What do I mean by "orthorexia"
Yes, I know that orthorexia is not an established diagnosis. I'm using it here in a broader sense as a shorthand for a cultural phenomenon, a set of ingrained beliefs about food.
In that sense, I'd say that an "orthorexic" is somebody who is righteous and even self-righteous about eating the one "correct" food (which is then labeled healthy food). Their beliefs then include some misconceptions like:
- a certain food (or food combination) is always either healthy or unhealthy. These are seen as absolute categories regardless of the body's current needs, or the amount of food consumed.
- a healthy food is 100% healthy (cannot do a single bad thing to you), an unhealthy food is 100% unhealthy (cannot do you a good thing under any circumstances)
- some foods are side-effect-free medicine. If you have an ailment, you have to find the one right food to eat and you will get to health baseline again, without any other changes to lifestyle or need for other treatment.
- some foods are like Mario mushrooms. If you eat them, you get a superpower (have great memory, become immune to cancer, whatever).
- if you want to achieve a nutrition related benefit, you have to execute [whatever rules the orthorexic believes in] absolutely faithfully. It is impossible that there is more than one way to get to the goal of being properly nourished.
I am saying "food" above, but it frequently extends to nutritional supplements such as vitamins, amino acids, fibre and others.
What are we seeing of it
The sad thing is: while I know very few hard-core orthorexics who really hold onto these beliefs (and even they will object to the snarky formulations above), the press and the popular dieting literature is full of information which implicitly makes these assumptions. This can reach from superficially good looking science reporting like this report of a valid study which upon deeper reading turns out to blow a simple correlation out of all proportions 1, to downright ridiculous claims where the reporter states that cannibalism will protect us from Alzheimer 2.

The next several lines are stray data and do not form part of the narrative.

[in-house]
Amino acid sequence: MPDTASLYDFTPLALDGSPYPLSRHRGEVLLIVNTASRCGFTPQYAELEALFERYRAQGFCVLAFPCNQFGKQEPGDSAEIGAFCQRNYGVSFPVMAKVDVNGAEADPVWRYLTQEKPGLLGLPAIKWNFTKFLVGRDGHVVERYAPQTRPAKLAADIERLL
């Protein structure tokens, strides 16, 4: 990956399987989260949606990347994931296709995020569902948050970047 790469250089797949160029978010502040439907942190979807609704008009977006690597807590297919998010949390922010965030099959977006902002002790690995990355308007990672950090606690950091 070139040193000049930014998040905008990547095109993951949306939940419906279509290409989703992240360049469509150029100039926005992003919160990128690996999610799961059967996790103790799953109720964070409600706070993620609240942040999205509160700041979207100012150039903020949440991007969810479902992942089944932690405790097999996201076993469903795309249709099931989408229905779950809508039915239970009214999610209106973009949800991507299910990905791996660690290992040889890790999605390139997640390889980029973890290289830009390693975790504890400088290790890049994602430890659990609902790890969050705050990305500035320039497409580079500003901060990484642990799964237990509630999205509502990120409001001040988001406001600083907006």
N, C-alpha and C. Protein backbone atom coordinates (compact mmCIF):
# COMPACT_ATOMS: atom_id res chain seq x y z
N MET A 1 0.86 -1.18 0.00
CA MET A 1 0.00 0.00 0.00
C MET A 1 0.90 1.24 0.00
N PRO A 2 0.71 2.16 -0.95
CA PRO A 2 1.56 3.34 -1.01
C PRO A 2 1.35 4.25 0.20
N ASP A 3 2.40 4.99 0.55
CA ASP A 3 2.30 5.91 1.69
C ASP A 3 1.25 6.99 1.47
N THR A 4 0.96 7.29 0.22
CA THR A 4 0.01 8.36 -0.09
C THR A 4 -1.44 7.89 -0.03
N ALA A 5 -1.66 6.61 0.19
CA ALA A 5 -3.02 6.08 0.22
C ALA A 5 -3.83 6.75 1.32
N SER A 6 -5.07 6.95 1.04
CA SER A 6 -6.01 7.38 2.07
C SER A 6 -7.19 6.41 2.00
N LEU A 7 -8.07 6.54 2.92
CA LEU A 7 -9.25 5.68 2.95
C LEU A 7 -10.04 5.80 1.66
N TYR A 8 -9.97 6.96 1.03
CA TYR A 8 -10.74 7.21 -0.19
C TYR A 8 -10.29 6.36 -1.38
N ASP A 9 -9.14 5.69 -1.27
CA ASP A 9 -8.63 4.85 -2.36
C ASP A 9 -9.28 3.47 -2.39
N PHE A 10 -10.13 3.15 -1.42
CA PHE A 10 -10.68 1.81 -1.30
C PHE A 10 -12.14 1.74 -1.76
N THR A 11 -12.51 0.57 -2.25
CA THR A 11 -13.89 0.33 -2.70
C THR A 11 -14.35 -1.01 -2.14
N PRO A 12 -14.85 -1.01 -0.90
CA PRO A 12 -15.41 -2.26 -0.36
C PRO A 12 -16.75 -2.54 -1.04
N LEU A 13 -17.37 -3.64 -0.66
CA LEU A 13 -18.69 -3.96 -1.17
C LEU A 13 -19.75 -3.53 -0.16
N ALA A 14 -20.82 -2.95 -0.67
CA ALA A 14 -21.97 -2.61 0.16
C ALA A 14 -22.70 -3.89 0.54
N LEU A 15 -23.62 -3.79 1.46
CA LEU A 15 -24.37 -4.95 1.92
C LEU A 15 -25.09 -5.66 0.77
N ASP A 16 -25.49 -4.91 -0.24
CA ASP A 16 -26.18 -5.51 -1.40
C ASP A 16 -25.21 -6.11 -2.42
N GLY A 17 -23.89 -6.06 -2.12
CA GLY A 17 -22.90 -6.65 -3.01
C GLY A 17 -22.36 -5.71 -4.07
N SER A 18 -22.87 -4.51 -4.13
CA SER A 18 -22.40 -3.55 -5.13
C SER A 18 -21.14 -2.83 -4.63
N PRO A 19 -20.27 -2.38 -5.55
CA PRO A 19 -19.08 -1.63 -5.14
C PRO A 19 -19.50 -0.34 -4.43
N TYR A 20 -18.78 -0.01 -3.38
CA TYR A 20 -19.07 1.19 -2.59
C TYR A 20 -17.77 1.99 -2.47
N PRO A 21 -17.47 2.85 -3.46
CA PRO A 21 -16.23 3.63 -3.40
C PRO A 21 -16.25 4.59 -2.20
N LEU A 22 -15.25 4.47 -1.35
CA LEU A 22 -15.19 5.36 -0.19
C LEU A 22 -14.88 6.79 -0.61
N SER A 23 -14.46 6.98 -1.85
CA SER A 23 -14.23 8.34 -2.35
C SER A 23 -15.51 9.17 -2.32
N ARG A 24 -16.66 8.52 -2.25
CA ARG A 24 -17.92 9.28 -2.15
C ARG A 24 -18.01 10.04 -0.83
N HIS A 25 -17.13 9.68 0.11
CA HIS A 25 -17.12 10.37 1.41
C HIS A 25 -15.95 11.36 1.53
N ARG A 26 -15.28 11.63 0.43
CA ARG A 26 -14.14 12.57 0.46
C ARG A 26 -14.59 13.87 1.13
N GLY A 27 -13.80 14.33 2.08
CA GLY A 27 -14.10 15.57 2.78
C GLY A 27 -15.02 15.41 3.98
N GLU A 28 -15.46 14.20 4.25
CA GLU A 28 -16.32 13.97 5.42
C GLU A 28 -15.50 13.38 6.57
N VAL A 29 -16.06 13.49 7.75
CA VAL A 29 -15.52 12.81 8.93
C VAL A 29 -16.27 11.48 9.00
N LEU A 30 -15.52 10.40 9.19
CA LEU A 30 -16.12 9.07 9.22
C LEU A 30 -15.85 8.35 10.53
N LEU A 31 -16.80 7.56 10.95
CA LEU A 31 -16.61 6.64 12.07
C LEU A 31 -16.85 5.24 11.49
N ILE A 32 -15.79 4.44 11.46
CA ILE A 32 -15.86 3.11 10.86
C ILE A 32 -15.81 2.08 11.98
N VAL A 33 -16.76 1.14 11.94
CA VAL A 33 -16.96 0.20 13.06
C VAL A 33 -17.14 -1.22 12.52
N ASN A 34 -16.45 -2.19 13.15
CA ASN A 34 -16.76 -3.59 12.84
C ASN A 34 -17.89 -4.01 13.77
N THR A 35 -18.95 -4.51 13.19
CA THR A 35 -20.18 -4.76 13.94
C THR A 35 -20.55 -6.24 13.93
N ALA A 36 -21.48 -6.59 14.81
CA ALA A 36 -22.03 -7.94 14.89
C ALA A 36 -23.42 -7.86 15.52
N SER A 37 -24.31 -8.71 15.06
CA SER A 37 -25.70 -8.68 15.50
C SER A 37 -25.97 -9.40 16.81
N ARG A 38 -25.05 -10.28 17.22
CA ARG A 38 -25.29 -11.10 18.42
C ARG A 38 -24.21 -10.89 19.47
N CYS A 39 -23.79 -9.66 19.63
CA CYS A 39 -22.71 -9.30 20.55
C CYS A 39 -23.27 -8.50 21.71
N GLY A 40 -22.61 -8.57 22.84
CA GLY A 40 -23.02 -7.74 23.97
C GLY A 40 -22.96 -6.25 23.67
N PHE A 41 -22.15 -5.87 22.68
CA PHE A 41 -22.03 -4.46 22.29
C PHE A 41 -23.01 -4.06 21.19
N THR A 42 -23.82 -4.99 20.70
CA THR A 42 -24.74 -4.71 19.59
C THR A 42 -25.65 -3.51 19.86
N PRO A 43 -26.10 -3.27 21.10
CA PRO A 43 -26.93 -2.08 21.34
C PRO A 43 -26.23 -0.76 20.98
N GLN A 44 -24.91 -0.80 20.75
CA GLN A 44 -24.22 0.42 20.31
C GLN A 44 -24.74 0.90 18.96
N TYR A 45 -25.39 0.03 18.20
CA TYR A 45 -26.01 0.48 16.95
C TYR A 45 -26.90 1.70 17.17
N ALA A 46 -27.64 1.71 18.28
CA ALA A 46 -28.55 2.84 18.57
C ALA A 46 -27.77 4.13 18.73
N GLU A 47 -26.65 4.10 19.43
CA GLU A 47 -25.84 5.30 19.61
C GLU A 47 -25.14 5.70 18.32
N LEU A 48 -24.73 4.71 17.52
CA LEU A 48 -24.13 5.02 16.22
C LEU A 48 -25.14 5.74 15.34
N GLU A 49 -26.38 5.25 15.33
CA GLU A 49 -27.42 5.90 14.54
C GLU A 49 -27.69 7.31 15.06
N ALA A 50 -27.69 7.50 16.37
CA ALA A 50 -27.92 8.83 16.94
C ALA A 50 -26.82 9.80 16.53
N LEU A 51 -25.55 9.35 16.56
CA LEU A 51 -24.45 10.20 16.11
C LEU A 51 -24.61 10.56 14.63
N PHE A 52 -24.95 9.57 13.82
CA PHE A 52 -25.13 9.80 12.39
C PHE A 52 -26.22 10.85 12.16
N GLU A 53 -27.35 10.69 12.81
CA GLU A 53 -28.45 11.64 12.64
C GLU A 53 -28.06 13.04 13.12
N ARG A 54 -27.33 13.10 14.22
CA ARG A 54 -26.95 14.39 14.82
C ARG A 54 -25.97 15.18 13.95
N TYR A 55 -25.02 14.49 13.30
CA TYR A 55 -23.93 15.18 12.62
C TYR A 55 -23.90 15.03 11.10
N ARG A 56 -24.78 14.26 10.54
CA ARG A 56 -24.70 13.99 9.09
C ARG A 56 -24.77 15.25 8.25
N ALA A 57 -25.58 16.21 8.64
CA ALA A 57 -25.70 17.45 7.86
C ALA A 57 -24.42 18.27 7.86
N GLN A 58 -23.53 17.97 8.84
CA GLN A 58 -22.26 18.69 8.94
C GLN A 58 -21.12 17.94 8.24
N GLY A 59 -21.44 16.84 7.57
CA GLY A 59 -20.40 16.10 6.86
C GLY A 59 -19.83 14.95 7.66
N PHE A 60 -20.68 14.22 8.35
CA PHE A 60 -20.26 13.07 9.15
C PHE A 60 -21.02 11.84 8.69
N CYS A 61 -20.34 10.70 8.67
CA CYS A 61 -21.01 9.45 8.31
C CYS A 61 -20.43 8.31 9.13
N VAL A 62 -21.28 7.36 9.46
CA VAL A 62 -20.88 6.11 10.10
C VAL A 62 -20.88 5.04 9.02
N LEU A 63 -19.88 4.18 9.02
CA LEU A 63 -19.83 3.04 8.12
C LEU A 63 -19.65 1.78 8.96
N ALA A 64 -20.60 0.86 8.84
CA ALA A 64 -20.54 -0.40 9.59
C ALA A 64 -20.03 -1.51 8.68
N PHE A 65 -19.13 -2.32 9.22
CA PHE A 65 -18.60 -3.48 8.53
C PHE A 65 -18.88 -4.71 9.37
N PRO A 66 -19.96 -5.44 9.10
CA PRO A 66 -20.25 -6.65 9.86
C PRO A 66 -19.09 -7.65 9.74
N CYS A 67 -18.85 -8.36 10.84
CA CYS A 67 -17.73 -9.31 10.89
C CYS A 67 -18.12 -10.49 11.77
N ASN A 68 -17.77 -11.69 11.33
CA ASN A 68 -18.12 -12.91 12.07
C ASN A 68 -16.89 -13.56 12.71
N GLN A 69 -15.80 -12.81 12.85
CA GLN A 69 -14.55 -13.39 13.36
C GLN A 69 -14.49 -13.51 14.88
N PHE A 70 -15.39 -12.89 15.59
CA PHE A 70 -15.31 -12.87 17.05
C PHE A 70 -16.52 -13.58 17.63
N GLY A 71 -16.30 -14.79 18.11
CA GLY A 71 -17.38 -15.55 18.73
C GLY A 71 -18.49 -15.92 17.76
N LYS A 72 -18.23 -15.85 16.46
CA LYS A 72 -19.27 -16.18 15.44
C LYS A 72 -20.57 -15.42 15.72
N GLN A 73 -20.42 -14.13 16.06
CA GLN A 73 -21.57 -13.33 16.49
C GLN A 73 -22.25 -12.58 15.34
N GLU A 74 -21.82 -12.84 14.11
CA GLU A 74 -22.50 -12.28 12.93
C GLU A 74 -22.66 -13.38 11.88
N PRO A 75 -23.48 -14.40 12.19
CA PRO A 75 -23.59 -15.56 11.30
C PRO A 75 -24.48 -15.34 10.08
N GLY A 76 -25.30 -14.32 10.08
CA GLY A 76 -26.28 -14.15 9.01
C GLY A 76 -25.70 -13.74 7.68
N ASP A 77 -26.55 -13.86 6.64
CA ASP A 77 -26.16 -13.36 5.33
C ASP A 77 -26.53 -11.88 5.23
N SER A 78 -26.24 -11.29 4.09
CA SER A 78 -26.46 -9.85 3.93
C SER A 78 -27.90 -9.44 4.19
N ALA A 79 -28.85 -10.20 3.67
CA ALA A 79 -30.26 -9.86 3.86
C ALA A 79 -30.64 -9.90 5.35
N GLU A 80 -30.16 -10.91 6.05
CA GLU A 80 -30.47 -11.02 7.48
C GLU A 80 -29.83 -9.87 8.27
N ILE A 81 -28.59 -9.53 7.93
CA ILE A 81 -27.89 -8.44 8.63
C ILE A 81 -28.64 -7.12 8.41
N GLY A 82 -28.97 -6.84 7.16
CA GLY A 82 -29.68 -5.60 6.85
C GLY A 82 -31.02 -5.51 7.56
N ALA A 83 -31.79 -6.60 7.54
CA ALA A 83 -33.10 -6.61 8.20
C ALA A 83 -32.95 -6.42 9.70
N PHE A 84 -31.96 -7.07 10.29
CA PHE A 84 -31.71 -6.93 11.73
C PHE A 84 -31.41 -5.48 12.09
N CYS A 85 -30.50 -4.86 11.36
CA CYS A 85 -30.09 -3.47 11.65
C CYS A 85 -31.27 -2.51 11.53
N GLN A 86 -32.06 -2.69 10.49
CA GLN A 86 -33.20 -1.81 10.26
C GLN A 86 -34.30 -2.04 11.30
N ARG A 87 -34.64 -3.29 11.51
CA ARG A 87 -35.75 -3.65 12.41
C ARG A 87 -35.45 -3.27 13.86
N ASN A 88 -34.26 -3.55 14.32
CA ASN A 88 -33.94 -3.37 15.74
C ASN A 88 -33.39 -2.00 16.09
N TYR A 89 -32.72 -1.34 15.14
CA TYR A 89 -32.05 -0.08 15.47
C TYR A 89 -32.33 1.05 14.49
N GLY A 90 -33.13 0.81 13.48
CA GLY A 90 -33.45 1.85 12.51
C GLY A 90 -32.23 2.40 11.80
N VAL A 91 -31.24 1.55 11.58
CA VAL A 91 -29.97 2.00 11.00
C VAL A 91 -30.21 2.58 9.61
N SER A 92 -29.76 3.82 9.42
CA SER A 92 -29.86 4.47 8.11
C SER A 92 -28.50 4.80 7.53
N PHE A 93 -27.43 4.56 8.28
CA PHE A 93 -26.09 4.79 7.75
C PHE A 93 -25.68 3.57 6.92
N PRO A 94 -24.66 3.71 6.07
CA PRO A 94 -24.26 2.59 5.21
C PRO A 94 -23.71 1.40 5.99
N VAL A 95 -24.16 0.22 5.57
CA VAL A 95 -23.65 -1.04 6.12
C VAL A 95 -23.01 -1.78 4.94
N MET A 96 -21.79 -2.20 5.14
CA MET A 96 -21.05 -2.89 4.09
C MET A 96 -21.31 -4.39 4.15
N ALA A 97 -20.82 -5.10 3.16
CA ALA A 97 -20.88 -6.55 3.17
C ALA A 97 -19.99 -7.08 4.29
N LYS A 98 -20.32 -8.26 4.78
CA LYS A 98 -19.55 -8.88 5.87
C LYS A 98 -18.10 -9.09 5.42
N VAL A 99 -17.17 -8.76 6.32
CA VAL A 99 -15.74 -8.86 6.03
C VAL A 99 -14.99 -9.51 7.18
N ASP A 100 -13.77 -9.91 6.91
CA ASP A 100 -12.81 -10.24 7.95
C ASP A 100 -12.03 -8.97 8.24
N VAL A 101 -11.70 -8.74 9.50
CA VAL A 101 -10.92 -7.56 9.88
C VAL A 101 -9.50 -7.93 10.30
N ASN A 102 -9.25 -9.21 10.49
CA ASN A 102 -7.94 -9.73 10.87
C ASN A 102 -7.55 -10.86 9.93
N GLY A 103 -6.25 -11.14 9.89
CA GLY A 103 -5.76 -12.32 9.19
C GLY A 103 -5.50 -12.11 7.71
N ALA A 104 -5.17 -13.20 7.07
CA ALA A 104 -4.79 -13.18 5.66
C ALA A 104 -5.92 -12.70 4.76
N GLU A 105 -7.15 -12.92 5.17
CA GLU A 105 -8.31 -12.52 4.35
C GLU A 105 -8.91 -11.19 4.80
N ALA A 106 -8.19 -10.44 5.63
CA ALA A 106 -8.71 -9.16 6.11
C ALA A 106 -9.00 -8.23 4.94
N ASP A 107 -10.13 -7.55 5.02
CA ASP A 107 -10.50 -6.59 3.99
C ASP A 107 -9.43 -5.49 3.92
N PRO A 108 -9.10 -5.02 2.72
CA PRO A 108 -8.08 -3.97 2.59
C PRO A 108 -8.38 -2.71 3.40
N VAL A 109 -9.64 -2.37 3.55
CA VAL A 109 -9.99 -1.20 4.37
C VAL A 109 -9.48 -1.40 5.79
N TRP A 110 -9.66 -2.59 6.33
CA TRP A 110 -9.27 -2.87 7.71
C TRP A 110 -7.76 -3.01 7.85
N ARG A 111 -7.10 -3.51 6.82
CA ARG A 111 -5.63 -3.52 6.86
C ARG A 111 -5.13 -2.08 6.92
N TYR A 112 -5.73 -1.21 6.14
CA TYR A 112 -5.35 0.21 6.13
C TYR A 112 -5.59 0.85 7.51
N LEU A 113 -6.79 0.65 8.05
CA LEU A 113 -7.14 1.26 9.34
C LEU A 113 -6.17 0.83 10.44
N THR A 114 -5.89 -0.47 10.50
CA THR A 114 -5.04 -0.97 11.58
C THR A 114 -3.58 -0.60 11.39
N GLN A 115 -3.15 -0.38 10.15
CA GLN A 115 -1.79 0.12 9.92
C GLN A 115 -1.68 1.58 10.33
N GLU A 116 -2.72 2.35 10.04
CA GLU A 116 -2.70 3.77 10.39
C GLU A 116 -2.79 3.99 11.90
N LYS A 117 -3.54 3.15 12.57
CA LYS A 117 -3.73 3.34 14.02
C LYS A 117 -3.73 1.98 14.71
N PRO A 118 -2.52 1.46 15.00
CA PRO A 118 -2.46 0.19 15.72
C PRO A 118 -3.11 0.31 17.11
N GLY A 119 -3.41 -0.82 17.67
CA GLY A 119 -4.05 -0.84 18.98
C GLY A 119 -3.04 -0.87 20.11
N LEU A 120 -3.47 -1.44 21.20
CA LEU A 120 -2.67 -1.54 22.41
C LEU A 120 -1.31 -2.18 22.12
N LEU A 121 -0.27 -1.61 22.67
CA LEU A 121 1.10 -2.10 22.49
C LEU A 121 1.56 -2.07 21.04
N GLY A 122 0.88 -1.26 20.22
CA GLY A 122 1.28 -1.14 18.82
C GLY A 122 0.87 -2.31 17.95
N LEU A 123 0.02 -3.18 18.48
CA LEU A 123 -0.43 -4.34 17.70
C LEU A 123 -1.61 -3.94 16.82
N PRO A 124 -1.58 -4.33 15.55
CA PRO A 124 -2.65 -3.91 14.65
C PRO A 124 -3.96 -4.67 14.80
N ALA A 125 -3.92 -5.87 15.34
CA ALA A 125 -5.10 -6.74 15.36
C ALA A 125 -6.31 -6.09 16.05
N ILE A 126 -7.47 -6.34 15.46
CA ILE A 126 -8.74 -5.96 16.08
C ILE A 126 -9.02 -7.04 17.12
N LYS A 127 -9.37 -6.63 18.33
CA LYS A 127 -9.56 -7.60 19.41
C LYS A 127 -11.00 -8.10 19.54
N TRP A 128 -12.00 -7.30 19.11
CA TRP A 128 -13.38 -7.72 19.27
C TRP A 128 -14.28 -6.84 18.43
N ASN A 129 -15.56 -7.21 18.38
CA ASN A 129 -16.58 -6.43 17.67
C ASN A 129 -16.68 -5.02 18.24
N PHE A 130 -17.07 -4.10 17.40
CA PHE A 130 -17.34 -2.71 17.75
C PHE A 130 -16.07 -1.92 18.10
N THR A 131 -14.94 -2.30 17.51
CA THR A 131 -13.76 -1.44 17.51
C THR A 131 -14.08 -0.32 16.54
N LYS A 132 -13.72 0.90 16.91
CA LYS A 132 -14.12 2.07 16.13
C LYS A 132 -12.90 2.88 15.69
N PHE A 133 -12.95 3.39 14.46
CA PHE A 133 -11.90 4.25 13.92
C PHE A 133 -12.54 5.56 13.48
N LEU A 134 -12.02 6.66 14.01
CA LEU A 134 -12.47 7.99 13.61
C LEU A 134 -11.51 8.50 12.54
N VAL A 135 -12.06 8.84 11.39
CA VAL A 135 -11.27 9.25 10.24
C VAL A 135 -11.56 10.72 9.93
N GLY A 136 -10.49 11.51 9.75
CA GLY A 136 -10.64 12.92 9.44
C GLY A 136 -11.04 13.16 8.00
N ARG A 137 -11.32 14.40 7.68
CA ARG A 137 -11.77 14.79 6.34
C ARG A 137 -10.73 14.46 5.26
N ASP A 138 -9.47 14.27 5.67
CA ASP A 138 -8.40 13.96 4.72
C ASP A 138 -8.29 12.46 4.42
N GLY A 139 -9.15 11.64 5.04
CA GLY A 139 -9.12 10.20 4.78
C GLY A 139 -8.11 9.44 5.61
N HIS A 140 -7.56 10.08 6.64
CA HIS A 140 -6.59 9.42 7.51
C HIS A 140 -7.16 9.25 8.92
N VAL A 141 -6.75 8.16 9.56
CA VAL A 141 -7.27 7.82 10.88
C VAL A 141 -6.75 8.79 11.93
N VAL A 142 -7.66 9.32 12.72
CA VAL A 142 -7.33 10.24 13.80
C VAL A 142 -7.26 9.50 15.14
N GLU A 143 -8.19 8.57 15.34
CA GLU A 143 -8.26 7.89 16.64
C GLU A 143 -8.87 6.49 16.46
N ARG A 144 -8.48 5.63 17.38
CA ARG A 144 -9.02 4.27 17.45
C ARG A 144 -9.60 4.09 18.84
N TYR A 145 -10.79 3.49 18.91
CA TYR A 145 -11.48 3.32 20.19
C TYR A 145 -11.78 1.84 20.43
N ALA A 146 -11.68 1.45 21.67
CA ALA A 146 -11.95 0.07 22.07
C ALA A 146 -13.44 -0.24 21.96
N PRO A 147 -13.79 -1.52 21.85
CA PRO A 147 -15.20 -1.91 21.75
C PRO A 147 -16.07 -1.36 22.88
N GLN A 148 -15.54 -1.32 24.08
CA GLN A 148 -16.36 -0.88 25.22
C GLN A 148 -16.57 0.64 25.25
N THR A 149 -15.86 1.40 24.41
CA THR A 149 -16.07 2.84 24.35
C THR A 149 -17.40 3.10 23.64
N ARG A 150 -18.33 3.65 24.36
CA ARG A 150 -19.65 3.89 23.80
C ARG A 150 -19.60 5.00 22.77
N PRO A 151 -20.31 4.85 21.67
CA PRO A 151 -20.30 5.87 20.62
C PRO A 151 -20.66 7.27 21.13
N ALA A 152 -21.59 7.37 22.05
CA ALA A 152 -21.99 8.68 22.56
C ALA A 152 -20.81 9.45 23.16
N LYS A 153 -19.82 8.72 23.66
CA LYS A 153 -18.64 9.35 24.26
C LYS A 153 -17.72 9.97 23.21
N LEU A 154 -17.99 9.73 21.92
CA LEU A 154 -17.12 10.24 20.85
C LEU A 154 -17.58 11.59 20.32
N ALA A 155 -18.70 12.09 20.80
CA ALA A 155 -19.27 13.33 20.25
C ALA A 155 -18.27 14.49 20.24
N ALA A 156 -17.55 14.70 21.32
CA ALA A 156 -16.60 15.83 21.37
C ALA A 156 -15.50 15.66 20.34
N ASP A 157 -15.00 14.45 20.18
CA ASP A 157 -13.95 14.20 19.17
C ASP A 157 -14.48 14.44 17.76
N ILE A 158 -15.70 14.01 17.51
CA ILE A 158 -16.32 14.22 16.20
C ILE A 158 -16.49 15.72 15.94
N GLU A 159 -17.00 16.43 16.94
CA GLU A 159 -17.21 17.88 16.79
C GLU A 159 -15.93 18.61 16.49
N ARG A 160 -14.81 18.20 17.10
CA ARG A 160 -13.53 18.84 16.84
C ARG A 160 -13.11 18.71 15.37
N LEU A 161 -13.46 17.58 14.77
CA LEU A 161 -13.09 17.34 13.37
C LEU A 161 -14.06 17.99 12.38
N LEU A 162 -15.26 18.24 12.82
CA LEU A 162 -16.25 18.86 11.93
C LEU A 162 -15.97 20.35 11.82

A large crowd of normal people without a neurotic relationship to food gets immersed in these messages, and starts to unnoticeably internalize their distorted representation of nutrition. One day they read that nuts will slash their cancer risk in half, the other day that it's the cruciferous vegetables which will do so. In the end, they are confused whether they should eat peanuts or kale, but think that there is a food which will prevent cancer all by itself.
We already have a handful of questions which are based on these assumptions. Here a short list of examples which cover the orthorexic beliefs:
- Is drinking papaya juice daily healthy? I'd say it shows signs of the first and second belief listed above, a black-white split of foods into heroes and villains.
- What is rock salt? Is it helpful for diabetics? Tentatively, I'd classify this one as an example for the third belief, a food can heal (or at least substantially help) a certain disease.
- What food should I eat before going to bed at night so that I wake up full of energy in the morning? The question got downvotes and was later self-deleted. I see it as an illustration of the "superpowers" assumption.
- https://health.stackexchange.com/questions/1122/optimal-macronutrient-split-for-cheat-meals An example of the last point, that there is one single way to do things right.
I don't want to pick on the authors of these questions here. They are probably normal people trying to make sense of confusing information. But I'm somewhat worried about the questions and their possible effect on the site. Also I'm noticing that the community handles these questions in different ways, from upvoting through indifference to downvoting.